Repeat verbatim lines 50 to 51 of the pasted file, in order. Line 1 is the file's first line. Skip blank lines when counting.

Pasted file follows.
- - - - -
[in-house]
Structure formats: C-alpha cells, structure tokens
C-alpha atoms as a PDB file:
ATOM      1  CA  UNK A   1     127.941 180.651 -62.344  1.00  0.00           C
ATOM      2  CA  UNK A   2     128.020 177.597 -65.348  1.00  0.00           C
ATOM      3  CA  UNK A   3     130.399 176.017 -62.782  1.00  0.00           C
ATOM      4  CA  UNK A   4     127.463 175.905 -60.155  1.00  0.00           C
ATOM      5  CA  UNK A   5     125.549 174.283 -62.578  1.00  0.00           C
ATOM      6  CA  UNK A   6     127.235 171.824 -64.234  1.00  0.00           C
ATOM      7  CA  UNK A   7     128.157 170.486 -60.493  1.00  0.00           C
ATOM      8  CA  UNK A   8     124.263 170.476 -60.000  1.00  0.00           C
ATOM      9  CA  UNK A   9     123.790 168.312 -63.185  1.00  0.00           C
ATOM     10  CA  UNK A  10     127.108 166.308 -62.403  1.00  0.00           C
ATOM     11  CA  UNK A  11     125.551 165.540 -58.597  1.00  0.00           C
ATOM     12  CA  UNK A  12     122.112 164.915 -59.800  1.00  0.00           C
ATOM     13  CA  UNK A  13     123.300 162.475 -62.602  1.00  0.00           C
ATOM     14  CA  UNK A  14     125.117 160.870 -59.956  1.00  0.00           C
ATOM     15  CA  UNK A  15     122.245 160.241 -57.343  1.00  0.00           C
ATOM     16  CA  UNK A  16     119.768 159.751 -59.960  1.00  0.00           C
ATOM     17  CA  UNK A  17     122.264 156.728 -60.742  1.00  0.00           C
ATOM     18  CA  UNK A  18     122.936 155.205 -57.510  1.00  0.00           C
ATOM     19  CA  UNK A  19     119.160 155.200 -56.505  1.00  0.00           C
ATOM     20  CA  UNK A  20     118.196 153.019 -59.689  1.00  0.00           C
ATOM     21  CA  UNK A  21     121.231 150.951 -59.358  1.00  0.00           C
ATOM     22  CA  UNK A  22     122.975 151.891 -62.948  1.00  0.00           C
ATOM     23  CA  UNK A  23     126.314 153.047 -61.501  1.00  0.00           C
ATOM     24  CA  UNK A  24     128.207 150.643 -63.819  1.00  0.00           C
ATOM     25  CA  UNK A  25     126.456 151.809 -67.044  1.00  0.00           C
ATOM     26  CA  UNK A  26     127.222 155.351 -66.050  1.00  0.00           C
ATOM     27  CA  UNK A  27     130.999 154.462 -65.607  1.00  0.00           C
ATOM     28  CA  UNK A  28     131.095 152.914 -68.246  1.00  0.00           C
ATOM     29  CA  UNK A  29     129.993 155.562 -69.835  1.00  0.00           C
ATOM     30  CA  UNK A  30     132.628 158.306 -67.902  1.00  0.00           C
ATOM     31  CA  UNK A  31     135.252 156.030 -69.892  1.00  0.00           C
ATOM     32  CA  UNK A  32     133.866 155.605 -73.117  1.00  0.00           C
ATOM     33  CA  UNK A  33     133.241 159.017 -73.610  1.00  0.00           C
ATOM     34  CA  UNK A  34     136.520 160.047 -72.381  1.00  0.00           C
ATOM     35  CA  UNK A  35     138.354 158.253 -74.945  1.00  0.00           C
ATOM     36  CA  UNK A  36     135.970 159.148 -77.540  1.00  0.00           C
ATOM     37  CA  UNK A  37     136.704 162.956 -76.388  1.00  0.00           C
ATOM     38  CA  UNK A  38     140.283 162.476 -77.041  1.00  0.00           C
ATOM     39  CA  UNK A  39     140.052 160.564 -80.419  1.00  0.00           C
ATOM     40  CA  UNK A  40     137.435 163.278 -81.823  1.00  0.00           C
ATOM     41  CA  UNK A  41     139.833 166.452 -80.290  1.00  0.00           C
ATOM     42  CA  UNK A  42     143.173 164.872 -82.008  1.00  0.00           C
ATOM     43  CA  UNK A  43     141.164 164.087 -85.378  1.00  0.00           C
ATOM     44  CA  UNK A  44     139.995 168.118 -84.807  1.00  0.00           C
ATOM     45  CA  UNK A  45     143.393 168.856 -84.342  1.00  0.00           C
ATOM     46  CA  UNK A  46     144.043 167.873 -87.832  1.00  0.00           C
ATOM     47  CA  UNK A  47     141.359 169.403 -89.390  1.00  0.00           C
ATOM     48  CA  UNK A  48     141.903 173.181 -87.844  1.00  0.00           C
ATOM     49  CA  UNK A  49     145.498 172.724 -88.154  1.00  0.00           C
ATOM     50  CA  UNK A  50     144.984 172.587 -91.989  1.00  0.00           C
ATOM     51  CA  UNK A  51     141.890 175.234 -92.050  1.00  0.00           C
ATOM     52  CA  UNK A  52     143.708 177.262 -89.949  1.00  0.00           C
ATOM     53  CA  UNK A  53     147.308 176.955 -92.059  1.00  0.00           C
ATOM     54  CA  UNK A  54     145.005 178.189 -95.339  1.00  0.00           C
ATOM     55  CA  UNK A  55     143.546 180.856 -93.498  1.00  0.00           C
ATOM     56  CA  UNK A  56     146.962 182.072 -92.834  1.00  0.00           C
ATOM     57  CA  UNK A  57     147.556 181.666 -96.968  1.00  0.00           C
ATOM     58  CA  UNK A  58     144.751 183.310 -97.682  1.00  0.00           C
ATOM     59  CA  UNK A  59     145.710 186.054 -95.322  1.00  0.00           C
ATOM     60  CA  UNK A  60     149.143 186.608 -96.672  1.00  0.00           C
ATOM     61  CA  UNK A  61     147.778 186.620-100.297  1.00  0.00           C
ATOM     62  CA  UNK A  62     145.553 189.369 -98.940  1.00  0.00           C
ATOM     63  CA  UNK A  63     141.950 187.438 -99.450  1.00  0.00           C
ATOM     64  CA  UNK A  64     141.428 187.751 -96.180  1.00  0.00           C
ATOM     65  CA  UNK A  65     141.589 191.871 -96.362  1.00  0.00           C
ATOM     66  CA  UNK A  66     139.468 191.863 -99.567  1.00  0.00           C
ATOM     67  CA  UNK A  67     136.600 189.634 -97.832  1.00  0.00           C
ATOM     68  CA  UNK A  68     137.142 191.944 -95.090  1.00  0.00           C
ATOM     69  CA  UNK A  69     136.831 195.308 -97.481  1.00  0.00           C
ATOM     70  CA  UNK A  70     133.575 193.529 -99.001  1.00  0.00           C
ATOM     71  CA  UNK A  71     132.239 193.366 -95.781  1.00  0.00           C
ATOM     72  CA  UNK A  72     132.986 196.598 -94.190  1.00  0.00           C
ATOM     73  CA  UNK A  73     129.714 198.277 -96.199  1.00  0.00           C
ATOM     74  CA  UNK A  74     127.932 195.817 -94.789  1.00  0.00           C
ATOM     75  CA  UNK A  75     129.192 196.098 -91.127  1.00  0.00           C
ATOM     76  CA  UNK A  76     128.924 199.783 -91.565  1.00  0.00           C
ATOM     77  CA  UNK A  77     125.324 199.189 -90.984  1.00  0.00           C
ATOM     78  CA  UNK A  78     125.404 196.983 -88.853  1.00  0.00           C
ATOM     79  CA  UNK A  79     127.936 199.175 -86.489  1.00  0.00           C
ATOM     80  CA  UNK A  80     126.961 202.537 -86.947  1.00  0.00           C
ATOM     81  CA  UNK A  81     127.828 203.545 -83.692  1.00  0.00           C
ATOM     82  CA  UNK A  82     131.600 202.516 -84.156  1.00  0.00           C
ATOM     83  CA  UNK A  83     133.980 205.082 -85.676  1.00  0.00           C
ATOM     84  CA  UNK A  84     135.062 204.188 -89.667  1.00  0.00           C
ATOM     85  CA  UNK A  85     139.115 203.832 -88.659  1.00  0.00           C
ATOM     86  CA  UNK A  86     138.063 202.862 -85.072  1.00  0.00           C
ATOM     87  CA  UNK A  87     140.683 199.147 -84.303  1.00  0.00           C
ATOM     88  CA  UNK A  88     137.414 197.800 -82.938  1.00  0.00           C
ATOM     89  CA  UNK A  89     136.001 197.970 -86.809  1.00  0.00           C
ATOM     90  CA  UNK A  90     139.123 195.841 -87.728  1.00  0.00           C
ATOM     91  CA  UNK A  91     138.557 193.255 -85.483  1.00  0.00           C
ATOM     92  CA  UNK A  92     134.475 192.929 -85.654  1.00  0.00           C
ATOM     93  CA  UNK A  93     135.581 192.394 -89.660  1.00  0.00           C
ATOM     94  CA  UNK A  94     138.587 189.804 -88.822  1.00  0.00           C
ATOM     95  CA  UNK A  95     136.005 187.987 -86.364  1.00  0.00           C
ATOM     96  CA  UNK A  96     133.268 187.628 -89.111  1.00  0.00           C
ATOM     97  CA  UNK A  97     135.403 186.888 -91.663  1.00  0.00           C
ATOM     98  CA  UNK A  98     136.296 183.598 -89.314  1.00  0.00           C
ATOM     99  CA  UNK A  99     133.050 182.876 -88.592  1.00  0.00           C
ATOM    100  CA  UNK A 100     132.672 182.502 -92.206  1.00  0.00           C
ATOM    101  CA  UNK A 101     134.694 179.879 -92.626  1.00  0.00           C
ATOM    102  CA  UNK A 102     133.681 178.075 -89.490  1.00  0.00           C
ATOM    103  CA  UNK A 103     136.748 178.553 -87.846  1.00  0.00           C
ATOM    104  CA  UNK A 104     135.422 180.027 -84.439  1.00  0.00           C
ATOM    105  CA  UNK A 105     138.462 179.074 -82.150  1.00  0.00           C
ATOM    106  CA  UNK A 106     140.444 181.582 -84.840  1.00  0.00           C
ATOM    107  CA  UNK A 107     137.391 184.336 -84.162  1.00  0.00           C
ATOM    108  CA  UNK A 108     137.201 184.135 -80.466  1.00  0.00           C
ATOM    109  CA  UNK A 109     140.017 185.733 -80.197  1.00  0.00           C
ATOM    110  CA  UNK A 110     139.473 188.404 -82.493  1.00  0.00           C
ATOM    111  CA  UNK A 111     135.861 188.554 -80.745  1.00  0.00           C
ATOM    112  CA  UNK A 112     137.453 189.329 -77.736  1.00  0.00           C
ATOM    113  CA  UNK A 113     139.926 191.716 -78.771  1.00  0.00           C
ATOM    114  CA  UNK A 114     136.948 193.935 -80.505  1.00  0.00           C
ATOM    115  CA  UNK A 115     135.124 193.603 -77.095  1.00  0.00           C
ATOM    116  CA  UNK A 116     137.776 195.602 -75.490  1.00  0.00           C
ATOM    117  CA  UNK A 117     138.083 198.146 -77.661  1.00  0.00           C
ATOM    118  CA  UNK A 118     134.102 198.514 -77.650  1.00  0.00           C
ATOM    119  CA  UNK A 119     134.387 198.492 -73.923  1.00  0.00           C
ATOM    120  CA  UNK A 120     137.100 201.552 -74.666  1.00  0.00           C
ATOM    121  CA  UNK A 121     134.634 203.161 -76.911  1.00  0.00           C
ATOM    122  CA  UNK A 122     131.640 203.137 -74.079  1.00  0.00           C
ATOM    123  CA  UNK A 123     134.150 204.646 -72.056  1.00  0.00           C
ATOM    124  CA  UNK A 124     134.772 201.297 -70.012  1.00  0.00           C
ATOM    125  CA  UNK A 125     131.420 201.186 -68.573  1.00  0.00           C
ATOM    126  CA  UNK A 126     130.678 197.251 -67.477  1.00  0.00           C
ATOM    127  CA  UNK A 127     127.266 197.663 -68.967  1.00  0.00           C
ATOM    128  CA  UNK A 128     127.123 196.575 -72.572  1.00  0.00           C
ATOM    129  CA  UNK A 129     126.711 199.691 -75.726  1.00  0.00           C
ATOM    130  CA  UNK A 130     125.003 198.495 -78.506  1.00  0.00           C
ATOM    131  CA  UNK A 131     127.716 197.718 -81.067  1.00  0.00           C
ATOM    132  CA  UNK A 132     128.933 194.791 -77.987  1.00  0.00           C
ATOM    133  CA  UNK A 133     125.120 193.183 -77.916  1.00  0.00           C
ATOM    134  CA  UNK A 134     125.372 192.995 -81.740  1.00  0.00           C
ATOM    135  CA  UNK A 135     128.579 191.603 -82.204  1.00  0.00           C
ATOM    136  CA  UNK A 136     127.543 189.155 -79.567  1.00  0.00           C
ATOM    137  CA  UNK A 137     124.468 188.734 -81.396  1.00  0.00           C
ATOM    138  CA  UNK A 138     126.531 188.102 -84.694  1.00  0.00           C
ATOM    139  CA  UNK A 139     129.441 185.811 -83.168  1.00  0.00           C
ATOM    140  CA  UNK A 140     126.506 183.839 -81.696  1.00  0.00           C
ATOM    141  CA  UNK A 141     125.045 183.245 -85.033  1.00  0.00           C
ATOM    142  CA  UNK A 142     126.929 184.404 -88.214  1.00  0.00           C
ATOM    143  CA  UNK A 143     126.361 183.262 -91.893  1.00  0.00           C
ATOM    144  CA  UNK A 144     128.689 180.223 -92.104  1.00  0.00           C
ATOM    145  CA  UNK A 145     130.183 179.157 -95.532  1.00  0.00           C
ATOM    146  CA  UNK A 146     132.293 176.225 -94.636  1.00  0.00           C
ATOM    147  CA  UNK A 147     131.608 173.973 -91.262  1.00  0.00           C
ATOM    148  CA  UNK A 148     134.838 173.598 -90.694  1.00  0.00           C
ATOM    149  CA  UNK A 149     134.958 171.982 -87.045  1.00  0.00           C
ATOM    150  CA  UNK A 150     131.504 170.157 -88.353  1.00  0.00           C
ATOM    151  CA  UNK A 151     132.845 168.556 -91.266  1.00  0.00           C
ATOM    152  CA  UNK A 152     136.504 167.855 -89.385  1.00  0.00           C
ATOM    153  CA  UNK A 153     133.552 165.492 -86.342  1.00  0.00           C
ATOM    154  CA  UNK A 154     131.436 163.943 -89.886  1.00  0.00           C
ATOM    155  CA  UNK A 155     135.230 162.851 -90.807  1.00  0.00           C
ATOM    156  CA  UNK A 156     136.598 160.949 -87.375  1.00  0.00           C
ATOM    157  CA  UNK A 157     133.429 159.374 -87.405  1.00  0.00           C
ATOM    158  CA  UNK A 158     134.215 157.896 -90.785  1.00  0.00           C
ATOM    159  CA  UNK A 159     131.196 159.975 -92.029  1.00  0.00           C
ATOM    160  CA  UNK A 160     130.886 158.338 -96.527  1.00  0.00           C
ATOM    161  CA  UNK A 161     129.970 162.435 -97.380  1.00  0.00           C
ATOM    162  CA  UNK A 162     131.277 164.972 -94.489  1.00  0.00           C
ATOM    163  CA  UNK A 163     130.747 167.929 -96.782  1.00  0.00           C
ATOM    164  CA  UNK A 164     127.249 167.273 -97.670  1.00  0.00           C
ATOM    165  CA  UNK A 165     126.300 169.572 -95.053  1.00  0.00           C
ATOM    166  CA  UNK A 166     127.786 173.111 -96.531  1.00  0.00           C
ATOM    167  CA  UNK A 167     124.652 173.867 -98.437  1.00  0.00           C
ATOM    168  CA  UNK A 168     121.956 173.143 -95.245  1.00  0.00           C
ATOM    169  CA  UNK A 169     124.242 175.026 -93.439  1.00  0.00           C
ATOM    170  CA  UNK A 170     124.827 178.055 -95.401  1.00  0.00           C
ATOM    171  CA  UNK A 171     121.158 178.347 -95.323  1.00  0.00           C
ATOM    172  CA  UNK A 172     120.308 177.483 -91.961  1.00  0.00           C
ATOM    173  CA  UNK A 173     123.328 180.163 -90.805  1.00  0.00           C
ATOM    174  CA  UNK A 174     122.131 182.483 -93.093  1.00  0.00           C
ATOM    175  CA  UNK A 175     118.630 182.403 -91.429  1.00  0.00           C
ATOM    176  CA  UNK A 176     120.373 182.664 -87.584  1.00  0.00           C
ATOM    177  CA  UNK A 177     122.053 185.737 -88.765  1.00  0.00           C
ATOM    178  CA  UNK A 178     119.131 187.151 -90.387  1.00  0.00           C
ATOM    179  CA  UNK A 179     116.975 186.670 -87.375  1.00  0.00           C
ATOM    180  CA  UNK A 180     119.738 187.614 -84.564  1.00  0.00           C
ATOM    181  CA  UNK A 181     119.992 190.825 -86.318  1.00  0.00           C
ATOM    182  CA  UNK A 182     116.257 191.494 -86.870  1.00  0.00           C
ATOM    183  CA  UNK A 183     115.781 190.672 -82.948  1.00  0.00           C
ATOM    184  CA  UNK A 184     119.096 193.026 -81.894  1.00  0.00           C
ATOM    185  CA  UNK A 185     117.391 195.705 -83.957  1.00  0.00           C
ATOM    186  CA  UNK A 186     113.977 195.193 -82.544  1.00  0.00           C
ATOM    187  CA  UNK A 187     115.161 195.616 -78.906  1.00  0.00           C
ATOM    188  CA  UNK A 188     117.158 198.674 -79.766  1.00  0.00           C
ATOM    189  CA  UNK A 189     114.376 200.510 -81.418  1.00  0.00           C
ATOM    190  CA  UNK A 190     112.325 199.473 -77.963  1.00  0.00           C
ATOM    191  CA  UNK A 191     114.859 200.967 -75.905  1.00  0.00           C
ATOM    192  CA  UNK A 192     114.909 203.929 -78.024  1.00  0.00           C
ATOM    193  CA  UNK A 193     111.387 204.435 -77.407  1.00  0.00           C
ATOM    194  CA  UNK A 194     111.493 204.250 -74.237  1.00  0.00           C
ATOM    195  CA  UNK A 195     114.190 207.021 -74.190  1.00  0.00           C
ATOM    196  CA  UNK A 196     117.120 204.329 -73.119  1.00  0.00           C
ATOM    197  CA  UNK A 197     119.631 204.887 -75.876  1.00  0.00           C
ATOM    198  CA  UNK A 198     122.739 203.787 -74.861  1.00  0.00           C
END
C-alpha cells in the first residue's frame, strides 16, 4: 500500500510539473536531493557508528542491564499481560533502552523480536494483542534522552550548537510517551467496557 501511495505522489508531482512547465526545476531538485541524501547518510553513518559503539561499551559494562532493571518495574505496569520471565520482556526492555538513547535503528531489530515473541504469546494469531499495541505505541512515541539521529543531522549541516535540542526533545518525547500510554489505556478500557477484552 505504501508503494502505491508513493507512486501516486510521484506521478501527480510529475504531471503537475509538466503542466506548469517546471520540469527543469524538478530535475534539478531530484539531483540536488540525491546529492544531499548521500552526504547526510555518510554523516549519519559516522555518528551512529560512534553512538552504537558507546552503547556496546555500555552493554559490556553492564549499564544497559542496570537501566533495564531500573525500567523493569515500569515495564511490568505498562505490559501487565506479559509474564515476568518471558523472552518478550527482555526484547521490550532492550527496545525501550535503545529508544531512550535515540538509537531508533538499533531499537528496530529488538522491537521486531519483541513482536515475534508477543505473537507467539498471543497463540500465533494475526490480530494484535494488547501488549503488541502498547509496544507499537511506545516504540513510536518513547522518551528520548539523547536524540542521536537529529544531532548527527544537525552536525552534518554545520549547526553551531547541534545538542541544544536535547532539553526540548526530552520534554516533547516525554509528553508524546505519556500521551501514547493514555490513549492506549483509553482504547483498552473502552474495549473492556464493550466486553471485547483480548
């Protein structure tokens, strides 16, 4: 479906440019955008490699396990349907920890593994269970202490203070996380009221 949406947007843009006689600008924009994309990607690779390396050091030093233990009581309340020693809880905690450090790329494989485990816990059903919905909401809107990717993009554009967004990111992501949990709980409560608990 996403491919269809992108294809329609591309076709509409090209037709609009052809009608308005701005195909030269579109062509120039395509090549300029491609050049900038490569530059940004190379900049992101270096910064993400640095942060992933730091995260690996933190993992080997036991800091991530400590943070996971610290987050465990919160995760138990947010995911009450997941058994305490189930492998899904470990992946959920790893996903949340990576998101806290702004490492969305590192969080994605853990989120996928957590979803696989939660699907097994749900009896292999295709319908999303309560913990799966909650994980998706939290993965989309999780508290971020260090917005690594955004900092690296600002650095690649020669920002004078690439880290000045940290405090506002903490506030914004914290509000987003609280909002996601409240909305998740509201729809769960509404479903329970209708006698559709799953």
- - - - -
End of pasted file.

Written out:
ATOM     47  CA  UNK A  47     141.359 169.403 -89.390  1.00  0.00           C
ATOM     48  CA  UNK A  48     141.903 173.181 -87.844  1.00  0.00           C